In this blog post we will learn how to use different types of drawers in Jetpack Compose.
If you are interested in exploring other components in Jetpack Compose you can check out the series of articles that I have written.
Series Pit Stops
- How to make a Scrollable list in Jetpack Compose?
- Handling Clicks in Jetpack Compose
- Creating AppBars in Jetpack Compose
- How to use Tabs in Jetpack Compose?
- Exploring Drawers in Jetpack Compose (You are here)
- Exploring AdapterList in Jetpack Compose
- Animations in Jetpack Compose using Transition
There are two types of drawers in Jetpack Compose:
ModalDrawerLayoutis used to implement the Navigation drawer.
BottomDrawerLayoutis used to implement Bottom Sheets.
Let’s explore these drawers one by one
Here’s the method signature of
DrawerState is an enum which has two values
Closed, this is used to tell us the default state of our drawer whether it is open or closed.
onStateChange is a lambda which gets invoked when the state of the drawer is being changed like when we are swiping the drawer to open or close it.
gesturesEnabled tells us whether the swiping of drawers should be enabled or disabled.
drawerContent is a composable where you can define how the drawer looks when it is opened.
bodyContent is where we define our rest of the UI.
drawerContent will always be drawn on top of
bodyContent so this is something that we don’t need to worry about. Let’s have a look at an example.
In the above example we provide the drawer with the initial value of
onStateChange and then we build up the UI for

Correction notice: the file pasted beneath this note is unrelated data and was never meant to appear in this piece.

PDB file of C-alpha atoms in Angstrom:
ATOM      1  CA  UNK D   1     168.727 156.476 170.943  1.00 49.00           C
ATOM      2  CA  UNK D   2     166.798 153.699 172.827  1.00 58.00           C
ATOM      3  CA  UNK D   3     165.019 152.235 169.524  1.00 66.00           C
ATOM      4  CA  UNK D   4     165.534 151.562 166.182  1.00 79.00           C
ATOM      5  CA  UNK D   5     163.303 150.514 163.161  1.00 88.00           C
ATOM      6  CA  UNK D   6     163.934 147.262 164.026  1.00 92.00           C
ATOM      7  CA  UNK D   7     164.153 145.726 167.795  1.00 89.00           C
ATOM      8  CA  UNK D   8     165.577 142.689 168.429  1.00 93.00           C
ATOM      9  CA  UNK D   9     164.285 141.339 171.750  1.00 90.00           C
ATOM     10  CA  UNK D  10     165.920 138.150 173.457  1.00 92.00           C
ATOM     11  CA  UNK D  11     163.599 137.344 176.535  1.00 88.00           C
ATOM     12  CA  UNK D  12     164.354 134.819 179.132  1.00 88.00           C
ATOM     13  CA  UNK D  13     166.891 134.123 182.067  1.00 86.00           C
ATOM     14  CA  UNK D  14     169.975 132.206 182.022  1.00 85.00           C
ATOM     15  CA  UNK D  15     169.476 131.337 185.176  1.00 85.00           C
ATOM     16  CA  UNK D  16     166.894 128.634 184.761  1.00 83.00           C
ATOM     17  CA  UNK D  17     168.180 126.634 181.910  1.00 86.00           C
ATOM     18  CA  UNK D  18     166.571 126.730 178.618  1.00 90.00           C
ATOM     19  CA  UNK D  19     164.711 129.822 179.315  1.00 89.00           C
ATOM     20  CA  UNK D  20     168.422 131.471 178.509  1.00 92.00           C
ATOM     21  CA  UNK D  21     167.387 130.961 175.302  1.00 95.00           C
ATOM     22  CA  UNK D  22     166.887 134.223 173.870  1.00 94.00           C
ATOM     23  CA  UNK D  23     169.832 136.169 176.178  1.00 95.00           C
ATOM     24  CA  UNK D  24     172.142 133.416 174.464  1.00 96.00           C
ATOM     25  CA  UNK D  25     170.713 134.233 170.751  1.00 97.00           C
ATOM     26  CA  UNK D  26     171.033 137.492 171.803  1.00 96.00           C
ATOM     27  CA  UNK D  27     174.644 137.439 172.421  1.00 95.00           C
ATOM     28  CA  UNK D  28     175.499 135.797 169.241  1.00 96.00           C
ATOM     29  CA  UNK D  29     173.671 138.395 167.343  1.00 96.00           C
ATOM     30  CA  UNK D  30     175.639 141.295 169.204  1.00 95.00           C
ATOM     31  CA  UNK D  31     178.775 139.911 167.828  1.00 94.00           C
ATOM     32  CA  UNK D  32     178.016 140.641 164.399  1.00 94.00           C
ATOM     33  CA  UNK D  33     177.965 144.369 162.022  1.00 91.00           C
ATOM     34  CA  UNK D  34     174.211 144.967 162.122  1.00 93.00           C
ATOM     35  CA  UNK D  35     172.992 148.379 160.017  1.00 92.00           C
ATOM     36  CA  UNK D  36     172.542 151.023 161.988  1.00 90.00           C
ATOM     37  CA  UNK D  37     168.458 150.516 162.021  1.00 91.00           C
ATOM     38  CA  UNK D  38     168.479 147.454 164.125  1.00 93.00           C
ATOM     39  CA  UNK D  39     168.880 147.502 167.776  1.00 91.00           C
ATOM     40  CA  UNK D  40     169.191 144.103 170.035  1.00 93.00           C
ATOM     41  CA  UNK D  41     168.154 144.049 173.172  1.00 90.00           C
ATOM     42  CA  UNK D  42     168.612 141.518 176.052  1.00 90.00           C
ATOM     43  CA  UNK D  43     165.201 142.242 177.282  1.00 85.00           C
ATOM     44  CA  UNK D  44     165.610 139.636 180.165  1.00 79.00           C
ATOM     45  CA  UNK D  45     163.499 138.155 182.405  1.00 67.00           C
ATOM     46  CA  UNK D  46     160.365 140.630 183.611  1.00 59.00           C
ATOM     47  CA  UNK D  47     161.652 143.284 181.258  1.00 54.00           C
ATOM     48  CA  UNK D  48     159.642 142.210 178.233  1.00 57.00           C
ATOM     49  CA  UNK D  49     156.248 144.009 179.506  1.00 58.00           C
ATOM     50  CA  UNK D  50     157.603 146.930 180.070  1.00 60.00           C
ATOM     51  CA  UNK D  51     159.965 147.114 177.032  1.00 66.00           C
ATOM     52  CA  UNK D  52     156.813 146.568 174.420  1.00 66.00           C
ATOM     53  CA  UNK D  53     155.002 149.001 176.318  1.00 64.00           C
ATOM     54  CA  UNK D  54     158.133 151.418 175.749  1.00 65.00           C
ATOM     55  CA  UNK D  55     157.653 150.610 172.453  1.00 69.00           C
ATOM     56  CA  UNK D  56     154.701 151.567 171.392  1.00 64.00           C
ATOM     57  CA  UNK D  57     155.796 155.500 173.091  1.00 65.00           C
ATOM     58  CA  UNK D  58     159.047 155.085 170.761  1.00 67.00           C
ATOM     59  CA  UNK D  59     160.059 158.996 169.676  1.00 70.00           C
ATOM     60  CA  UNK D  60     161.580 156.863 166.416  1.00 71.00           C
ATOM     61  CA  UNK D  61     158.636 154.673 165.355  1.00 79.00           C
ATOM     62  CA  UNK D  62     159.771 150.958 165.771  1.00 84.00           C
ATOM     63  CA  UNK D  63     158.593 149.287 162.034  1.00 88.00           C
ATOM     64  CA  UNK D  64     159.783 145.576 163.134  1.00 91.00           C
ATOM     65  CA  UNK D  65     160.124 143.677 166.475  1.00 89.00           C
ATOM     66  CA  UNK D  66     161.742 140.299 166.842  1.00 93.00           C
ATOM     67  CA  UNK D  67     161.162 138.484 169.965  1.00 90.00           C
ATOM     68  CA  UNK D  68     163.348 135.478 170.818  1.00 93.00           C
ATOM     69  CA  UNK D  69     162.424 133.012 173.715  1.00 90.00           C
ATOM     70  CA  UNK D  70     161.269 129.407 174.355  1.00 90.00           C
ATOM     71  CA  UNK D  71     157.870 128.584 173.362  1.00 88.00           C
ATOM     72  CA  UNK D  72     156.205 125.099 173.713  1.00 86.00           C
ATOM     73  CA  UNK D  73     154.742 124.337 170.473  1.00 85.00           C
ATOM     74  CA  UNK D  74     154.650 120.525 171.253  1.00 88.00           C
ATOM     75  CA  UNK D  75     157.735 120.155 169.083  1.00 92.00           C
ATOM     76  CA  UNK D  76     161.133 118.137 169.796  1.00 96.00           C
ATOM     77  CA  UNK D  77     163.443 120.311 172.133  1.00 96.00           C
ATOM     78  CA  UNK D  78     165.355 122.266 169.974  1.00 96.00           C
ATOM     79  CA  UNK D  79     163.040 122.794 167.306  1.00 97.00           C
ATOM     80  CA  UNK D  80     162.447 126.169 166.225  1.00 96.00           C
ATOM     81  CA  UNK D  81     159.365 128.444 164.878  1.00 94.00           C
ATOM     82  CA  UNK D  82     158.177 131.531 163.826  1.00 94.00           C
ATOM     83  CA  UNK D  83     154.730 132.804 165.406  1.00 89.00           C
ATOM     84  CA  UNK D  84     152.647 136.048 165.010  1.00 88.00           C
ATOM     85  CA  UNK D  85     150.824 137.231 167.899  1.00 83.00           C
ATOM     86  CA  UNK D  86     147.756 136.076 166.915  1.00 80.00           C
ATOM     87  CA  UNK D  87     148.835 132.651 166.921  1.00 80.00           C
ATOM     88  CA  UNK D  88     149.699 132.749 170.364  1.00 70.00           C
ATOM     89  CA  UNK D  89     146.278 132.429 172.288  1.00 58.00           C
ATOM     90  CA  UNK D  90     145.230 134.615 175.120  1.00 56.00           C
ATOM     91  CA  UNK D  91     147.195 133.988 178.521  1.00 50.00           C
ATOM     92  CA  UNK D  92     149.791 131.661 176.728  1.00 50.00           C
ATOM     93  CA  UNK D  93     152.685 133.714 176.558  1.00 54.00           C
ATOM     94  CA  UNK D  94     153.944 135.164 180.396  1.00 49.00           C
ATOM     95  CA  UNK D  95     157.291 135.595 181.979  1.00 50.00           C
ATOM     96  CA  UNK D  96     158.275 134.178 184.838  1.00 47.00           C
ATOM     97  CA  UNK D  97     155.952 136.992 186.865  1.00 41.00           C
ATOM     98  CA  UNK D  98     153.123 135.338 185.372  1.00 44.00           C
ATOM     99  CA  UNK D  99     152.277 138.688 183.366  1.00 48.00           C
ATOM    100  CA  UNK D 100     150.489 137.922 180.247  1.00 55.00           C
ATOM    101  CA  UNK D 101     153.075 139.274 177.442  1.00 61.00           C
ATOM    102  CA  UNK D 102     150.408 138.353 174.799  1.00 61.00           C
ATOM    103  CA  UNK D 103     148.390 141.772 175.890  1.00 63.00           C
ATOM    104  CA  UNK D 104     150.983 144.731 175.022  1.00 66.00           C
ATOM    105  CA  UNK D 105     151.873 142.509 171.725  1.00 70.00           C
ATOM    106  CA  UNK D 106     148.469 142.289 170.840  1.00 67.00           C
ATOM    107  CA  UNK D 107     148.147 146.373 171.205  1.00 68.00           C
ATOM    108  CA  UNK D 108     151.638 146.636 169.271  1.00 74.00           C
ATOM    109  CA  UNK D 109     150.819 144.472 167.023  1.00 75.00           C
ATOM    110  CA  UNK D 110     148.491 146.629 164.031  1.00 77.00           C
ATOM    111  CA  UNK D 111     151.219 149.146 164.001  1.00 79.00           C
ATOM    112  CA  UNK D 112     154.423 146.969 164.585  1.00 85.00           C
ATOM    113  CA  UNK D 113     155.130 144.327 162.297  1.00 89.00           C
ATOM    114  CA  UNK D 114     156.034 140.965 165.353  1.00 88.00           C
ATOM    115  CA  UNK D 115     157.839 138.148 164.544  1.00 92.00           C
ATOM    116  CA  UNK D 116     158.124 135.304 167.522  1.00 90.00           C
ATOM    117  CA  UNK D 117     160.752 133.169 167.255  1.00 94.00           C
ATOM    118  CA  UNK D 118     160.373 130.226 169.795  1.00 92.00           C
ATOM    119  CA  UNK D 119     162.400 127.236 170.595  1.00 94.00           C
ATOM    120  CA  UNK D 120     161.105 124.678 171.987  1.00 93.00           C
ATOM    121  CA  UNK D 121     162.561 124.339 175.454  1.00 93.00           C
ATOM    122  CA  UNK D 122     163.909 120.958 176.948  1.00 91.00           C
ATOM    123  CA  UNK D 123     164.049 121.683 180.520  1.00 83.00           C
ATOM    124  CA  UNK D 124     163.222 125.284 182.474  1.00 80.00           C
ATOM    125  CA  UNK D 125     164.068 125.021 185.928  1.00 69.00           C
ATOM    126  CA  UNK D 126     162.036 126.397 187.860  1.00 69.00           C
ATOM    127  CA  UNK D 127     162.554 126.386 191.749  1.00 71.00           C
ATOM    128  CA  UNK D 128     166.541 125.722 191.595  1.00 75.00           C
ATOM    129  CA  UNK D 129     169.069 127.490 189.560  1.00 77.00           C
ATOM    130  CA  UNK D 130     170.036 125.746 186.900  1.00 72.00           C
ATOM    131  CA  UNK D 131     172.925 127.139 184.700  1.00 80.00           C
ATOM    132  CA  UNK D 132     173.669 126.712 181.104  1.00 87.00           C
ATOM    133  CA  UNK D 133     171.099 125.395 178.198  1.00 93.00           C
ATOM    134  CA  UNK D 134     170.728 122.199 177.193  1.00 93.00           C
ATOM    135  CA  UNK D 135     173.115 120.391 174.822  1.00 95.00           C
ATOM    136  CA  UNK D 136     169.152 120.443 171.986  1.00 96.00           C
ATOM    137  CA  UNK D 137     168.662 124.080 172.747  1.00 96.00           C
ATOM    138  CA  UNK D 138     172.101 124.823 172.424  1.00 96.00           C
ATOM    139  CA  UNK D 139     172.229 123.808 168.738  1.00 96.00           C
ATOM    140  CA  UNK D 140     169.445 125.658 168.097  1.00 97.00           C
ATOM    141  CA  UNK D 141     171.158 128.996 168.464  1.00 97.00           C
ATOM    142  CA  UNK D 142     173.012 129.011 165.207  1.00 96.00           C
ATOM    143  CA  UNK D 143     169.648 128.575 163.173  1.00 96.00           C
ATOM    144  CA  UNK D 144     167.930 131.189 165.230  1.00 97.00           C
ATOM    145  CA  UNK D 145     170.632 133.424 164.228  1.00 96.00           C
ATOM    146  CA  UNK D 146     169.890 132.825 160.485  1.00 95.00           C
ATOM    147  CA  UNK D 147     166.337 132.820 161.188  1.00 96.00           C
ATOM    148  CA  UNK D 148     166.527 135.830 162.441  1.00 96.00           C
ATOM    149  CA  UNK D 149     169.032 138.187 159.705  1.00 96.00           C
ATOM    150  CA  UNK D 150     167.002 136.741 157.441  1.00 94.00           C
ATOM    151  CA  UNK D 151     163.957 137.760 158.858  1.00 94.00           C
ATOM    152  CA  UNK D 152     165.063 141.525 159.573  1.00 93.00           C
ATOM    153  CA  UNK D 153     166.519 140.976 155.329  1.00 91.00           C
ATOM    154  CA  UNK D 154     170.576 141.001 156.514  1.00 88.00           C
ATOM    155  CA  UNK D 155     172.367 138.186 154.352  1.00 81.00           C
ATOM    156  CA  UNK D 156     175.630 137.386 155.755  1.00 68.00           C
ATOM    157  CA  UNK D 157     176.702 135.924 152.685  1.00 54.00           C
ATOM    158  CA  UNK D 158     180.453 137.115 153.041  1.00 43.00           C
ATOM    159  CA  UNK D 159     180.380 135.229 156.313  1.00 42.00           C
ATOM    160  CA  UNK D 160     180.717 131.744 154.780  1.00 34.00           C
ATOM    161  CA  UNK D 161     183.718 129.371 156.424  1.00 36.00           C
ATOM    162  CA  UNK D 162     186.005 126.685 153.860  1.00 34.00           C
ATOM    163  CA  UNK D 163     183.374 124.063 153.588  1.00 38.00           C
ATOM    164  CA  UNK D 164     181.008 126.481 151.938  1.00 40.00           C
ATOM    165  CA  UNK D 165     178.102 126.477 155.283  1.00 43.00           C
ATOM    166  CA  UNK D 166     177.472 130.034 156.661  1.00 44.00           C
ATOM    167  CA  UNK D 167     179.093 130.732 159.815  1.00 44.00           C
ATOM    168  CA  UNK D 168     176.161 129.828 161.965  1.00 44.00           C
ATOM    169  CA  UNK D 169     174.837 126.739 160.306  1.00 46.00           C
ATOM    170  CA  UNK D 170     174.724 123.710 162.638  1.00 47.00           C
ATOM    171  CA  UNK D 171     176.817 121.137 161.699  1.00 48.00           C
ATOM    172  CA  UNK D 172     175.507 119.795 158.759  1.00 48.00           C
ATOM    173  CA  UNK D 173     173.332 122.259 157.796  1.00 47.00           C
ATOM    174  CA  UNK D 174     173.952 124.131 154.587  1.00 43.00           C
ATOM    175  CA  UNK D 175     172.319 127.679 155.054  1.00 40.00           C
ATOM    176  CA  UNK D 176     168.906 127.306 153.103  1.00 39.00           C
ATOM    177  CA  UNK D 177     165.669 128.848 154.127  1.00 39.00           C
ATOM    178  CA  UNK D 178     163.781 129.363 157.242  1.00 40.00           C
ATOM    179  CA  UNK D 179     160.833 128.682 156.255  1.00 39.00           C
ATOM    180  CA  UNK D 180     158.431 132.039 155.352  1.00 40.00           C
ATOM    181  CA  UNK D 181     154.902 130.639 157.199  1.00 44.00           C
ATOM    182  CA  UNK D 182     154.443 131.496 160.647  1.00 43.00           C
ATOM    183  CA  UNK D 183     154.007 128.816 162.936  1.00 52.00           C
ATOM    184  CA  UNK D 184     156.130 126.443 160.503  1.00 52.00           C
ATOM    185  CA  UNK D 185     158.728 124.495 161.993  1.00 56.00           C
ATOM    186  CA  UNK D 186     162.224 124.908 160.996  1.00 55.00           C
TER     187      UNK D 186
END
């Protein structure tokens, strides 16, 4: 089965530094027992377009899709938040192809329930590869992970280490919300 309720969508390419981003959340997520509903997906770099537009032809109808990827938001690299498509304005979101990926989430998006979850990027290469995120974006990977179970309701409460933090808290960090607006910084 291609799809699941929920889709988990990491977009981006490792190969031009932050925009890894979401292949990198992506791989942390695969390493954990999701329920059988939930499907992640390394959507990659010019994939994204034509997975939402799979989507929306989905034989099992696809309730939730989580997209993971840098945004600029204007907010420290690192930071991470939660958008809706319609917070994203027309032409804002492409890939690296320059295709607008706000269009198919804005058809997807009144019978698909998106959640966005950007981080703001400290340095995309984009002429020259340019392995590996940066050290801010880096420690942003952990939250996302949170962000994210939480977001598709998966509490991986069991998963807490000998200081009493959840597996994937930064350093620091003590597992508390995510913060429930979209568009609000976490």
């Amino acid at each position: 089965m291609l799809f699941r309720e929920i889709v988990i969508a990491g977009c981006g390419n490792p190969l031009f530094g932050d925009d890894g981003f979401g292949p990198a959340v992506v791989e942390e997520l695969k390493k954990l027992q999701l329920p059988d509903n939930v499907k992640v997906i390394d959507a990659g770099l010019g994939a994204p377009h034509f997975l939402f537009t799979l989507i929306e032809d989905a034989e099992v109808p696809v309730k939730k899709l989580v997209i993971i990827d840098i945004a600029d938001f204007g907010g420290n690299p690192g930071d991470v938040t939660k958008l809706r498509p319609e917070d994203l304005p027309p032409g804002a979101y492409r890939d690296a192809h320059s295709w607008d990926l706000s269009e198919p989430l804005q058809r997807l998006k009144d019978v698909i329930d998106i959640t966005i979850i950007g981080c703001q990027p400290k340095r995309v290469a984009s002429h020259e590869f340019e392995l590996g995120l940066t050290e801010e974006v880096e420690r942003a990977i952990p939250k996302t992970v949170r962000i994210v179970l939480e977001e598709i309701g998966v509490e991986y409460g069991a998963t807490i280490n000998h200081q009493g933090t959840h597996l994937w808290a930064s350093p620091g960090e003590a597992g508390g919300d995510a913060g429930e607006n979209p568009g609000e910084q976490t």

bodyContent. For the sake of brevity I did not add the UI code in the above code snippet. How
ModalDrawerLayout looks can be seen in the GIF below.
If you want to implement Bottom Sheets in Jetpack Compose you can use
BottomDrawerLayout. Let’s have a look at its method signature.
The method signature is same as that of
ModalDrawerLayout. The difference between these two components is that in one you can swipe the drawer from left to right and the other is used to swipe in up down manner. Let’s have a look at an example.
Again this is similar to
ModalDrawerLayout, we specify the initial state of the drawer and then build up the UI for
BottomDrawerLayout looks can be seen in the GIF below.
I had a lot of fun exploring different types of drawers and just like any other component in Jetpack Compose, it was really easy and if you compare the amount of code that is required to make these components with the code you would have to write in XML, you will realise how quickly you can make layouts in Jetpack Compose!
Jetpack Compose is still in developer preview, there will be breaking changes in the future so some of the things that I mentioned might change over time.
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